By Kellie Goodman Shaffer
Brandi Hershey prides herself on sending out the earliest cards of the holiday season. Mailed on Thanksgiving weekend, the Hershey family Christmas card is always the first one in her friends’ mailboxes, their smiles ushering in the season with special greetings to loved ones. It’s a tradition she’s had for years: but now Thanksgiving and Christmas, as well as every birthday, and every precious moment in between mean more. This busy mom, wife, attorney and breast cancer survivor has learned to appreciate life’s blessings, large and small.
“So now on a fairly regular basis I stop, or choose to slow down and just take life in,” she says.
A Bedford County native, Brandi Hershey grew up in the Chestnut Ridge School District, the daughter of hard working parents, but a father, who, like many Vietnam Veterans, struggled with alcoholism. It was not always easy, but she credits her mother with setting an example of work ethic and putting family first.
When it came time to consider a career path, Brandi chose a field that would provide her with independence. But little did she know how much she would come to love the law.
“I had been an attorney for about a year,” Hershey said, “Working in general practice for a small law firm (in Central Pennsylvania), and I realized that it was important to feel good about the work I was doing, and for that work to benefit the community.”
That epiphany led to Hershey becoming a prosecutor. She represented the community in both the Blair County and Bedford County District Attorneys’ offices, advocating for the rights of crime victims. She also served as a Special Deputy Attorney General for Pennsylvania and in the Governor’s Office of General Counsel.
“One of my early mentors, Barbara Baxter, who worked extensively with Children and Youth Services, gave me some very wise advice,” she said. “You will never go wrong if you remember to be on the side of the angels (children).”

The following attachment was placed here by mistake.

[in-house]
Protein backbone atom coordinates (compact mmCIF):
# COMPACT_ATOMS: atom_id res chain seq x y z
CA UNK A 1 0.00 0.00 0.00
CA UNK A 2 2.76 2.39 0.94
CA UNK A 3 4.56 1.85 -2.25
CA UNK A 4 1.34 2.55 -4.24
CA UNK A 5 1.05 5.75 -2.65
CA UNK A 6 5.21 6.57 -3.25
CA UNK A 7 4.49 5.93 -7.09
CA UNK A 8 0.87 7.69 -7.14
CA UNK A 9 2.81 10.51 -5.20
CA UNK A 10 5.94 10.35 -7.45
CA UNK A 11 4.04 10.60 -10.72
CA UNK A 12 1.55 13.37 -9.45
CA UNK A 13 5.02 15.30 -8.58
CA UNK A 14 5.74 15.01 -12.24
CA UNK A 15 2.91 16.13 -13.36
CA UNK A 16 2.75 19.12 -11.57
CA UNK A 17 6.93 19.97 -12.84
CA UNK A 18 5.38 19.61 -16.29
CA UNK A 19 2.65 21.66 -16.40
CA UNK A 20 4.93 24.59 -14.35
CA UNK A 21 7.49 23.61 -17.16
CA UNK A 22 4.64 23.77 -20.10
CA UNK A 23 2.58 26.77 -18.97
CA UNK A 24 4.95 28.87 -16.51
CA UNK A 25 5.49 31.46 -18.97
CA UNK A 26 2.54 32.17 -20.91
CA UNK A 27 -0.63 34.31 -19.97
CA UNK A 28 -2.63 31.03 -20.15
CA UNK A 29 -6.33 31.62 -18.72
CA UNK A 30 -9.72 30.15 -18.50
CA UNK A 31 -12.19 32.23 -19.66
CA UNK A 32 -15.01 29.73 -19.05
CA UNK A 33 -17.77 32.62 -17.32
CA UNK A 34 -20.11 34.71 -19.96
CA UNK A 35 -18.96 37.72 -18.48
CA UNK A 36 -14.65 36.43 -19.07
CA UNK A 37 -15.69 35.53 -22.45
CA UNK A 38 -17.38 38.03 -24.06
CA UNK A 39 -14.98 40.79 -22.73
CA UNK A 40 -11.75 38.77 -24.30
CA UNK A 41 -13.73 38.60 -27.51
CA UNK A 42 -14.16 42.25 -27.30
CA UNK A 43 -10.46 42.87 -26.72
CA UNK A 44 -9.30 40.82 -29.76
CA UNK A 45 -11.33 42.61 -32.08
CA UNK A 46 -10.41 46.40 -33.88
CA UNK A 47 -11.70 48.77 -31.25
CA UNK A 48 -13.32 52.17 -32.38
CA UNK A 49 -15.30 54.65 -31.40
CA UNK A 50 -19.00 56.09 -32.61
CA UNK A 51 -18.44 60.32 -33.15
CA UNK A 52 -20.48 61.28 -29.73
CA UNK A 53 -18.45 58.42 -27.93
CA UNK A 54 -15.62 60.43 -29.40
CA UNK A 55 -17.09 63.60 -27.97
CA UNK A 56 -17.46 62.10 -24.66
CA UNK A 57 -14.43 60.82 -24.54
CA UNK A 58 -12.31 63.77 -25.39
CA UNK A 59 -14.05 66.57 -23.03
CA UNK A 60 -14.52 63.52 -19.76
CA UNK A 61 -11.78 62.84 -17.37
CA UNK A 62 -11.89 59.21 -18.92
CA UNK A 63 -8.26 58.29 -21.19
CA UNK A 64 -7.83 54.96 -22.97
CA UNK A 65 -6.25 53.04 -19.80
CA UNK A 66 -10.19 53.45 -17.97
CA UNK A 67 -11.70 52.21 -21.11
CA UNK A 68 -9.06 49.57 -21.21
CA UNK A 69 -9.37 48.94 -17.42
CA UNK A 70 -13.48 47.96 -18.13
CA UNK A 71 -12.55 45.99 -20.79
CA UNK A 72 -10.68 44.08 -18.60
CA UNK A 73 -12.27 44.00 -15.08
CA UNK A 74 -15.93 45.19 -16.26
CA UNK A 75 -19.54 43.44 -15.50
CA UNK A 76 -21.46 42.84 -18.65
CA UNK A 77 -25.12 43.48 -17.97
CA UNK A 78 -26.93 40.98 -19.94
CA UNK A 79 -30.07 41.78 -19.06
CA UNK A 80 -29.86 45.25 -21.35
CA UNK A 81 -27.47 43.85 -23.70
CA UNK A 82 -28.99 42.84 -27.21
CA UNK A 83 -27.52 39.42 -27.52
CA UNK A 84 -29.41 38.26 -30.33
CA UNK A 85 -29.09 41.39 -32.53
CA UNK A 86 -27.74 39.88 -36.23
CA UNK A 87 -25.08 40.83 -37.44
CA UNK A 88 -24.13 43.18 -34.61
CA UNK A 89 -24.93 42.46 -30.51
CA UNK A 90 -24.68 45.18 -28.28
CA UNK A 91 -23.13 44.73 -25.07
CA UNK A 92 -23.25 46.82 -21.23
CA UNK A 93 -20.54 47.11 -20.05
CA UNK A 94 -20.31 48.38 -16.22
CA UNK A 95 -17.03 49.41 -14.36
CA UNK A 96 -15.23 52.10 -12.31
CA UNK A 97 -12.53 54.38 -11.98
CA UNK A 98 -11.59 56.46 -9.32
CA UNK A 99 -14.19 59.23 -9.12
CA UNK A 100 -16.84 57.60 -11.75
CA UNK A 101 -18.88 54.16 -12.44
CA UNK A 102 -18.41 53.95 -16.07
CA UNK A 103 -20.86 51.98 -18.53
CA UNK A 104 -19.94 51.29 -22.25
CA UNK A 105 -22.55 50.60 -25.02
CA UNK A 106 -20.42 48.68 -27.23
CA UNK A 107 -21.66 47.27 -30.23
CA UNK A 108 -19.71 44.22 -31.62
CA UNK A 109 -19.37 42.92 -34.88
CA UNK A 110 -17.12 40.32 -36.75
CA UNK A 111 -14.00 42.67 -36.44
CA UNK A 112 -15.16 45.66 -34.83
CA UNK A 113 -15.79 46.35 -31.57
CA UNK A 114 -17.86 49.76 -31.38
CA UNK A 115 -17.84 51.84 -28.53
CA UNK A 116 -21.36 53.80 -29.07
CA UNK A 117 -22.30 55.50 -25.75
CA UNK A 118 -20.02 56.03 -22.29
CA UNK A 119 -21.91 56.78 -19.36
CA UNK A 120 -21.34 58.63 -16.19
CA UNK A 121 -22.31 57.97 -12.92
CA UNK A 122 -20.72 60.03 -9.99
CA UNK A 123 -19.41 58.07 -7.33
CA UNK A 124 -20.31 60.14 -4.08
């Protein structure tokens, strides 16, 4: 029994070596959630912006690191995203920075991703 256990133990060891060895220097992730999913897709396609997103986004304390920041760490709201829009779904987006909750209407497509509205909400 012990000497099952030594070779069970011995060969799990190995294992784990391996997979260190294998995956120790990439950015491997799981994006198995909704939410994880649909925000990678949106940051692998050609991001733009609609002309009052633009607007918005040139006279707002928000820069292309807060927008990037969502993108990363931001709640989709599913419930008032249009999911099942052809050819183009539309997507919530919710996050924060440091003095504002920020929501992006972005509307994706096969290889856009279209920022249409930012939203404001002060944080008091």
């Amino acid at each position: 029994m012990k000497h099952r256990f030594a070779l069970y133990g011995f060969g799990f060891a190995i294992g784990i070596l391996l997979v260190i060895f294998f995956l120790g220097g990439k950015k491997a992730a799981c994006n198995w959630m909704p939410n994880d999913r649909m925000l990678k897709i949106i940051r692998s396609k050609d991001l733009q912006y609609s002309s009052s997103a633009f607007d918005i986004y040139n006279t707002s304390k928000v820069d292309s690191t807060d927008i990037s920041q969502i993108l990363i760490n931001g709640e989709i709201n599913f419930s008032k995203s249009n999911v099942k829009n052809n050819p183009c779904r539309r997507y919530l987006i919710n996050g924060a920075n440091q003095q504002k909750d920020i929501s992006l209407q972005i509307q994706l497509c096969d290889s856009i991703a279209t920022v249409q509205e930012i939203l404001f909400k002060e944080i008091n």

Prosecuting the most serious of cases was both challenging and rewarding, especially when dealing with child victims and victims’ families.
“People can be very evil, and do evil things to each other,” said Hershey. “And that is upsetting as a prosecutor. You feel good about your job when you get a guilty verdict and represent a victim well, but that doesn’t change the life of the family left behind. They still have that void. And it’s sad to see kids thrust into adult roles, which is an epidemic.”
With more than a decade of experience as a proven prosecutor, and the mother of two young children, Hershey felt ready to expand her legal horizons. She embarked on a civil career, hanging her own shingle in Bedford, committed to making a further impact on her community.
“My law practice has given me the ability to focus on and devote my energy to those things that I believe are important,” she said. “It’s important to me to set a good example for my children. My kids can’t fully comprehend what I do, but they understand that I try to help people.”
That’s exactly how Brandi’s children, Alexis (10) and David (8) describe their mother’s job, saying that she helps people with their problems. But they also count kindness among her most important lessons.
“Every day after school she asks us what we did that was kind for someone else,” said David.
Brandi lived those words outside of the office as well, taking on servant leadership roles in local organizations. The past-president of the Bedford County Bar Association serves on the board of directors for the Bedford County Development Association and Personal Solutions, Inc.; she’s also served as a Trustee on the Bedford Heritage Trust and a board member for Camp Cadet of Bedford County, as well as being active in Bedford Sunrise Rotary and an associate member of the Bedford Lions Club.
With a beautiful family, successful law practice and active volunteer schedule, Hershey seemed to have it all. And then came the news that shook her to the core: a diagnosis of breast cancer just before Christmas of 2015. The months that followed were focused on fighting for her life: six months of chemotherapy, a bilateral mastectomy, and all of the accompanying side effects and challenges; the treatments continued through September of 2016.